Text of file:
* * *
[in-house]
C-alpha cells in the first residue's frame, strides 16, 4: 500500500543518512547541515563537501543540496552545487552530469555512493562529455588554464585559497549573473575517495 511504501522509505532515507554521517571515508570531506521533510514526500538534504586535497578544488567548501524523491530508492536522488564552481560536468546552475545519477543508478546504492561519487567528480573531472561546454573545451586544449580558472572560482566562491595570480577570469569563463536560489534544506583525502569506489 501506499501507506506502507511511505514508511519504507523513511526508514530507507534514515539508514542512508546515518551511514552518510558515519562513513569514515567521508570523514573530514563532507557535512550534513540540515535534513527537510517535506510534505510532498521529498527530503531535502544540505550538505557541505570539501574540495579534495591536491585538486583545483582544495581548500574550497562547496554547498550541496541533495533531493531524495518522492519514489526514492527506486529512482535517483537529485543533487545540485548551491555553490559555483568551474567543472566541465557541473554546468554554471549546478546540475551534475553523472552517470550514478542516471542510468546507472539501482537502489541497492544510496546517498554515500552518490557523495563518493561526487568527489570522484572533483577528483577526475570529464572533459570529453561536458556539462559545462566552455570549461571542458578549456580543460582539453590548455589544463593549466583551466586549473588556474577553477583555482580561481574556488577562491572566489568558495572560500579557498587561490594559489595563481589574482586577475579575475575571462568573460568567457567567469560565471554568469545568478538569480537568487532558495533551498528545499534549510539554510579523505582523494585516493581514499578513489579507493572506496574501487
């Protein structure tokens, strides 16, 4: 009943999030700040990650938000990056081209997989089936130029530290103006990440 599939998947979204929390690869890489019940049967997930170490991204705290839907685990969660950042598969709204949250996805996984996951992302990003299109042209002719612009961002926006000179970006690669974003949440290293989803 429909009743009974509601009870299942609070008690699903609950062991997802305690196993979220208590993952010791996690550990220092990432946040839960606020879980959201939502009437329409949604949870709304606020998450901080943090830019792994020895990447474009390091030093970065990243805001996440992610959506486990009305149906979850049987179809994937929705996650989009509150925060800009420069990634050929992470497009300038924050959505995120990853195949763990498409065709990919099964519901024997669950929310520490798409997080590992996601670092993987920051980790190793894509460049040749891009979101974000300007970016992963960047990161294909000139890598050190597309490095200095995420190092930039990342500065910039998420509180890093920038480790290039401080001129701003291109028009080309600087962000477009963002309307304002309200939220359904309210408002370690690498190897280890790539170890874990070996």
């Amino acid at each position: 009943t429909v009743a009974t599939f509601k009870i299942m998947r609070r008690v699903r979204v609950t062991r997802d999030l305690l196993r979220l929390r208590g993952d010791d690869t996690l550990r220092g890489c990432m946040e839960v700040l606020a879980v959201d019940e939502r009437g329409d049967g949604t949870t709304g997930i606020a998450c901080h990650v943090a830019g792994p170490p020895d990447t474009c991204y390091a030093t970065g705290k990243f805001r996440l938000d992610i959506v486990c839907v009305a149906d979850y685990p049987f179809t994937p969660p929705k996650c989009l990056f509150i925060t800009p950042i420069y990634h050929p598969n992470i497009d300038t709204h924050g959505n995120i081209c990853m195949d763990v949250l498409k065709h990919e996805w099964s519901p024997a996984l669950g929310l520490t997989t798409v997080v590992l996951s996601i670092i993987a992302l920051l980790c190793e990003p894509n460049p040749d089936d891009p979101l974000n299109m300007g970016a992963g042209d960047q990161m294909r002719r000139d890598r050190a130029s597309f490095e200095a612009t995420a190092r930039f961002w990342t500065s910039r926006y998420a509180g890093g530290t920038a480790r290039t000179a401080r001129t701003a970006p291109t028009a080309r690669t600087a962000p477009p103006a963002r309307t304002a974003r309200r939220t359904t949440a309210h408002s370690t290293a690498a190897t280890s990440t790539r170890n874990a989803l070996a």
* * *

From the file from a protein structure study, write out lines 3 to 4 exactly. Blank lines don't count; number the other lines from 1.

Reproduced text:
């Protein structure tokens, strides 16, 4: 009943999030700040990650938000990056081209997989089936130029530290103006990440 599939998947979204929390690869890489019940049967997930170490991204705290839907685990969660950042598969709204949250996805996984996951992302990003299109042209002719612009961002926006000179970006690669974003949440290293989803 429909009743009974509601009870299942609070008690699903609950062991997802305690196993979220208590993952010791996690550990220092990432946040839960606020879980959201939502009437329409949604949870709304606020998450901080943090830019792994020895990447474009390091030093970065990243805001996440992610959506486990009305149906979850049987179809994937929705996650989009509150925060800009420069990634050929992470497009300038924050959505995120990853195949763990498409065709990919099964519901024997669950929310520490798409997080590992996601670092993987920051980790190793894509460049040749891009979101974000300007970016992963960047990161294909000139890598050190597309490095200095995420190092930039990342500065910039998420509180890093920038480790290039401080001129701003291109028009080309600087962000477009963002309307304002309200939220359904309210408002370690690498190897280890790539170890874990070996």
């Amino acid at each position: 009943t429909v009743a009974t599939f509601k009870i299942m998947r609070r008690v699903r979204v609950t062991r997802d999030l305690l196993r979220l929390r208590g993952d010791d690869t996690l550990r220092g890489c990432m946040e839960v700040l606020a879980v959201d019940e939502r009437g329409d049967g949604t949870t709304g997930i606020a998450c901080h990650v943090a830019g792994p170490p020895d990447t474009c991204y390091a030093t970065g705290k990243f805001r996440l938000d992610i959506v486990c839907v009305a149906d979850y685990p049987f179809t994937p969660p929705k996650c989009l990056f509150i925060t800009p950042i420069y990634h050929p598969n992470i497009d300038t709204h924050g959505n995120i081209c990853m195949d763990v949250l498409k065709h990919e996805w099964s519901p024997a996984l669950g929310l520490t997989t798409v997080v590992l996951s996601i670092i993987a992302l920051l980790c190793e990003p894509n460049p040749d089936d891009p979101l974000n299109m300007g970016a992963g042209d960047q990161m294909r002719r000139d890598r050190a130029s597309f490095e200095a612009t995420a190092r930039f961002w990342t500065s910039r926006y998420a509180g890093g530290t920038a480790r290039t000179a401080r001129t701003a970006p291109t028009a080309r690669t600087a962000p477009p103006a963002r309307t304002a974003r309200r939220t359904t949440a309210h408002s370690t290293a690498a190897t280890s990440t790539r170890n874990a989803l070996a």